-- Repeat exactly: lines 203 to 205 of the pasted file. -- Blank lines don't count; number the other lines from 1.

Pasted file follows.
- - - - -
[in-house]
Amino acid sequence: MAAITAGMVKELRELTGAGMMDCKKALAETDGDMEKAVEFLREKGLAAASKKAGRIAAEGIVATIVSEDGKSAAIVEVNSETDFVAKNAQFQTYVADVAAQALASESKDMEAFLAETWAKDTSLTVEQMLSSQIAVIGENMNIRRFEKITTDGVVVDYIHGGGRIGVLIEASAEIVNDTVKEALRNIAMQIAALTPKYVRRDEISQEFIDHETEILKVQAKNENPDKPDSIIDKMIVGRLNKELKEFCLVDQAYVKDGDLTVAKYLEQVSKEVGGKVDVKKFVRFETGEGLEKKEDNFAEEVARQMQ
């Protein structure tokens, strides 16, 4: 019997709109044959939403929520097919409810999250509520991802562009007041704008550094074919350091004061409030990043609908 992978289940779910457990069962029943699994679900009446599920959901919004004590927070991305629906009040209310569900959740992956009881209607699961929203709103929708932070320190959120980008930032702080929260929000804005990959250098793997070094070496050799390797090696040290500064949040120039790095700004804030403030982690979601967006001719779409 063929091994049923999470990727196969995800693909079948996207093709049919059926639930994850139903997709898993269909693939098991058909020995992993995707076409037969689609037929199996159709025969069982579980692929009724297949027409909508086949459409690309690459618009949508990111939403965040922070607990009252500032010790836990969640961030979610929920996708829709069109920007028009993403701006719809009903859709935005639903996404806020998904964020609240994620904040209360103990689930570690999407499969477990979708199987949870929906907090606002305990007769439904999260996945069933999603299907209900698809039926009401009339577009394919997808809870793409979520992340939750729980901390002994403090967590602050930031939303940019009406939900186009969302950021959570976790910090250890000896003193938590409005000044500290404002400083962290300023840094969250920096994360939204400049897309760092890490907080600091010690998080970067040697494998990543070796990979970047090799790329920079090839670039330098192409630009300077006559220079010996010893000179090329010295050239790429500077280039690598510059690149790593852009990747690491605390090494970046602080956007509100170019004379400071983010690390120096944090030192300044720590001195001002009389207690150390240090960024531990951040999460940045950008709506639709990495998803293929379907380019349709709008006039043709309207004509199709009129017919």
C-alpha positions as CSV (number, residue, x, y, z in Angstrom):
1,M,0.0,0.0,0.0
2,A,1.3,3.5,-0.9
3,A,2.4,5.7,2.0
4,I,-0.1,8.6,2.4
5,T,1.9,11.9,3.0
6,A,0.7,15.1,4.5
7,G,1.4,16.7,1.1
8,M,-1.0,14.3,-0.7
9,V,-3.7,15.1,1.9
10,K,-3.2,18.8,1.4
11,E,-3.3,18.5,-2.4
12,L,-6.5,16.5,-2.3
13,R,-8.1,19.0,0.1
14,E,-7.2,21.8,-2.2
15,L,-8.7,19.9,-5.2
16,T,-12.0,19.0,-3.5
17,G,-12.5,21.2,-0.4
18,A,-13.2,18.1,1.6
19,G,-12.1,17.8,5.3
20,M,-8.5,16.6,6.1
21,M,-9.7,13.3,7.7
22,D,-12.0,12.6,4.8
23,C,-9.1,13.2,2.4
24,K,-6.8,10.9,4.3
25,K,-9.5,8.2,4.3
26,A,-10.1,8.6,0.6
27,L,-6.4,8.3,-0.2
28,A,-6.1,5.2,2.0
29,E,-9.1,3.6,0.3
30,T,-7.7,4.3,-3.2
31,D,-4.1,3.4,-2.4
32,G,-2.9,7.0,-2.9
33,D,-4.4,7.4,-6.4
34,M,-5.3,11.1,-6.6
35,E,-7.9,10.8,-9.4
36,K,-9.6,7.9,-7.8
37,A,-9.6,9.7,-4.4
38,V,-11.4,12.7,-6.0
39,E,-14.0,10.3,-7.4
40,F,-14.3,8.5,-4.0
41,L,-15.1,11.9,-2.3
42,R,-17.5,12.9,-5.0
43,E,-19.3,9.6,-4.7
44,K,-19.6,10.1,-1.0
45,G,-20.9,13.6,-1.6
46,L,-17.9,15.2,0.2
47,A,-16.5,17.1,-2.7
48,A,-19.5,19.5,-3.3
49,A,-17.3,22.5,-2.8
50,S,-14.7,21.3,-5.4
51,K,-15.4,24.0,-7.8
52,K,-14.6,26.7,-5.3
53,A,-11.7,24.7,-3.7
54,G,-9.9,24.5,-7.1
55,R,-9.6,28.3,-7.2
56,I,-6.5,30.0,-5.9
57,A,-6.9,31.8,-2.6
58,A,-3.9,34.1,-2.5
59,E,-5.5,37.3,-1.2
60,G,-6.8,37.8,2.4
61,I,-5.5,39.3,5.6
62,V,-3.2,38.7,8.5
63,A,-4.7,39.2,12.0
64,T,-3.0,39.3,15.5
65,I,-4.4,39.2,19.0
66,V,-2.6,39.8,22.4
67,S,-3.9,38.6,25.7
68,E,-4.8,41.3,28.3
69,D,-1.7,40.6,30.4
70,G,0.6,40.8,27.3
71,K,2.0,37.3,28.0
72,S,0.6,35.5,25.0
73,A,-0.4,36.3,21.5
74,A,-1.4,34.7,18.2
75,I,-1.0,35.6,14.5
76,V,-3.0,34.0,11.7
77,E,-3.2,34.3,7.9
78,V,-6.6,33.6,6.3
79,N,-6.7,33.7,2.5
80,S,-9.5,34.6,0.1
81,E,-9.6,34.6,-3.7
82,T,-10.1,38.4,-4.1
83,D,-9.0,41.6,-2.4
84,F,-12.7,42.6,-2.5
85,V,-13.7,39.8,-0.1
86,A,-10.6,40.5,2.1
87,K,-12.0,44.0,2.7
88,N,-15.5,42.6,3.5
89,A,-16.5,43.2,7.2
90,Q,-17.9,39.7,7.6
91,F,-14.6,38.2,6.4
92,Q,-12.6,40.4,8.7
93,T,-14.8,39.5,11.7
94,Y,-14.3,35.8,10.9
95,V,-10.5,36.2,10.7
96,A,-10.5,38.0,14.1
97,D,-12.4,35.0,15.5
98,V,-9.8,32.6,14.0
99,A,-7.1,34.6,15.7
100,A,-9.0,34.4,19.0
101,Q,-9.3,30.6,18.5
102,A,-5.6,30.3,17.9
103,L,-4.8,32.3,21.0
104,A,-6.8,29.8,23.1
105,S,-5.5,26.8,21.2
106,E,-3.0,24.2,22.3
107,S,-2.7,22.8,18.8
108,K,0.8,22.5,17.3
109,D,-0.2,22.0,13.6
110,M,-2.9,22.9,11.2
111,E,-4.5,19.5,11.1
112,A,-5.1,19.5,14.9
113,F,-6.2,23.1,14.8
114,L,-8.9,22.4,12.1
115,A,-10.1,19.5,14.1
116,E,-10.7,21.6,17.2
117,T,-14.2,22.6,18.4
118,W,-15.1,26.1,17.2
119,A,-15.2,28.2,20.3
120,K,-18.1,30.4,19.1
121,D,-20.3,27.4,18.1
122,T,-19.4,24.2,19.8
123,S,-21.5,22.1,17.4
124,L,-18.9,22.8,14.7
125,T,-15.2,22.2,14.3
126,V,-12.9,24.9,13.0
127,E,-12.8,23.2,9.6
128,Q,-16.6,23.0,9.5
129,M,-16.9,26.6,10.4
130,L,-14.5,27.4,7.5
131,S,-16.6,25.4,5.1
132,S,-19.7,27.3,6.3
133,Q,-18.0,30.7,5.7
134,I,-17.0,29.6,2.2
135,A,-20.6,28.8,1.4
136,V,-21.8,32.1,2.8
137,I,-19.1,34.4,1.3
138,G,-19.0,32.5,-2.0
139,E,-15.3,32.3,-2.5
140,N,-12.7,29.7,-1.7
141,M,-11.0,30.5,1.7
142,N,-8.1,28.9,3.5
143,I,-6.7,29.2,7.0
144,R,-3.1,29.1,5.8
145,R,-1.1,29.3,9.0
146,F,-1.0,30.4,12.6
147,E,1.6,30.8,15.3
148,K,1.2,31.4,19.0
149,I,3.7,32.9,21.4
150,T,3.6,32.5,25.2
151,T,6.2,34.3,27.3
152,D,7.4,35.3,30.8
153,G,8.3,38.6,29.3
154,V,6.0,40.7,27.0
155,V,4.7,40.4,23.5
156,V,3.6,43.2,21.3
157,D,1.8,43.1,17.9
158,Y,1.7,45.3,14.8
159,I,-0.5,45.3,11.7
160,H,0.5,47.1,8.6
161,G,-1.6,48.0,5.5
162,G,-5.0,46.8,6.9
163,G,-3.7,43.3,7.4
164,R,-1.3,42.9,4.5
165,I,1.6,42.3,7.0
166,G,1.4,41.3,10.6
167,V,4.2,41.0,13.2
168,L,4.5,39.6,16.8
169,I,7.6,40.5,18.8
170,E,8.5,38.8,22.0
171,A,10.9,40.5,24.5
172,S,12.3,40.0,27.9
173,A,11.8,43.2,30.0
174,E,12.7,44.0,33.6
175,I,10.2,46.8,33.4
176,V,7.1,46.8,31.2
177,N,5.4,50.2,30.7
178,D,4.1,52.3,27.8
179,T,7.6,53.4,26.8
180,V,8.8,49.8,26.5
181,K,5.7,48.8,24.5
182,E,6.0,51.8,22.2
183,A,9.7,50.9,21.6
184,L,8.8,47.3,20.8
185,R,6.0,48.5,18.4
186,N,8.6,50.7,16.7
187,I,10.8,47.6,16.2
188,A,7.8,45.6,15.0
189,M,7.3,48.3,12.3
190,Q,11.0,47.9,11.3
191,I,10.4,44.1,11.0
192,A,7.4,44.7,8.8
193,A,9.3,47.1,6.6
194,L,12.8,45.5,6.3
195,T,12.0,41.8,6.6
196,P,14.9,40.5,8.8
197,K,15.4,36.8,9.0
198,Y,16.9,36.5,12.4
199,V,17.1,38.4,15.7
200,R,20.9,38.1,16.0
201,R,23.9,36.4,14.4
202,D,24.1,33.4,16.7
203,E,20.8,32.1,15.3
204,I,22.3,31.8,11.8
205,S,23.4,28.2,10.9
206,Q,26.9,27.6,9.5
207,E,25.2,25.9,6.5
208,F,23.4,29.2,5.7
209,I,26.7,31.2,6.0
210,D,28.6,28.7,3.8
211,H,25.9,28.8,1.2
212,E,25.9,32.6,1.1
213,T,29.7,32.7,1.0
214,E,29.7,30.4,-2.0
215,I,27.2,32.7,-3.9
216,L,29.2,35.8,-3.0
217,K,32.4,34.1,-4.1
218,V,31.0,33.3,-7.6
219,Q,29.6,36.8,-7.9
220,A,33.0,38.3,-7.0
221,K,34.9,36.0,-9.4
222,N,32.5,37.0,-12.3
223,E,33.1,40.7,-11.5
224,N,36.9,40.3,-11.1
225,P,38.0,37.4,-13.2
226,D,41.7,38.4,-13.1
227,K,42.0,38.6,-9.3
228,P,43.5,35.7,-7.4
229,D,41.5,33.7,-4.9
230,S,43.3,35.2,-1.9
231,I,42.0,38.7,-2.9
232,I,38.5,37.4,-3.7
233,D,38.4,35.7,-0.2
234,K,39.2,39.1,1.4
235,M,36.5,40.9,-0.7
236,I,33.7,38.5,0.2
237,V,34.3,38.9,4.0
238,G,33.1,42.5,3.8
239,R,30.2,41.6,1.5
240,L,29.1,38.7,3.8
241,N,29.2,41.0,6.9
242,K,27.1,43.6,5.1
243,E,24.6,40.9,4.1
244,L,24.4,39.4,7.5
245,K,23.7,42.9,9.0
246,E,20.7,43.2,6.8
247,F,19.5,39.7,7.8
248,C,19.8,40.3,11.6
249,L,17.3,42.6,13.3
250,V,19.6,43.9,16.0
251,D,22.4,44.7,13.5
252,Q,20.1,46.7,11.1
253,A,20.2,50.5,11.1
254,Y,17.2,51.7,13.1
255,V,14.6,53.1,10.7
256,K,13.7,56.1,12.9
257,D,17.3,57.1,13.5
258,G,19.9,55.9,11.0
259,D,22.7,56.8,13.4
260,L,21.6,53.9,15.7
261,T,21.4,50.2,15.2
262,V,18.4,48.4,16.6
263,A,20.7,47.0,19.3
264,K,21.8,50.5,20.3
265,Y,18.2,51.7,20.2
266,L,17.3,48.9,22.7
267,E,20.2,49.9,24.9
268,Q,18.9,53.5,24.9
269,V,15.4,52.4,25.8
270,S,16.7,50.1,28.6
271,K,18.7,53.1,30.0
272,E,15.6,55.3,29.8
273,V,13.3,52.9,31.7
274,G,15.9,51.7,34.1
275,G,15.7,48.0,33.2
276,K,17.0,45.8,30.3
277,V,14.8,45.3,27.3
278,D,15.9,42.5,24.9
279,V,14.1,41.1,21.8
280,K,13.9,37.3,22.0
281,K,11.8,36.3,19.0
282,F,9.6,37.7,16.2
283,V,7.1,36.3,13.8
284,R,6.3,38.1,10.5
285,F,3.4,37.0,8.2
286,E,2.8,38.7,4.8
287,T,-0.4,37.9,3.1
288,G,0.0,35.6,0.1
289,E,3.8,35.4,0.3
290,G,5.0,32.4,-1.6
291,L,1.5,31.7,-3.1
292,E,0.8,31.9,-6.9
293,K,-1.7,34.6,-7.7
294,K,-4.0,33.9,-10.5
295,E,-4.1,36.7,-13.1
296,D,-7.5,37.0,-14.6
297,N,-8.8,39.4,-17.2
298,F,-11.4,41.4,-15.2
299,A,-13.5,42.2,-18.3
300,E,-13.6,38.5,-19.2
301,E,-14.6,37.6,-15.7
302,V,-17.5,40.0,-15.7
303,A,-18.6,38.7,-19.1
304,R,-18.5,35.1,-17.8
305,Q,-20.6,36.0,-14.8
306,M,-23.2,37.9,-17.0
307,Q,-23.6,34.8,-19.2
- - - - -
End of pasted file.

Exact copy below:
199,V,17.1,38.4,15.7
200,R,20.9,38.1,16.0
201,R,23.9,36.4,14.4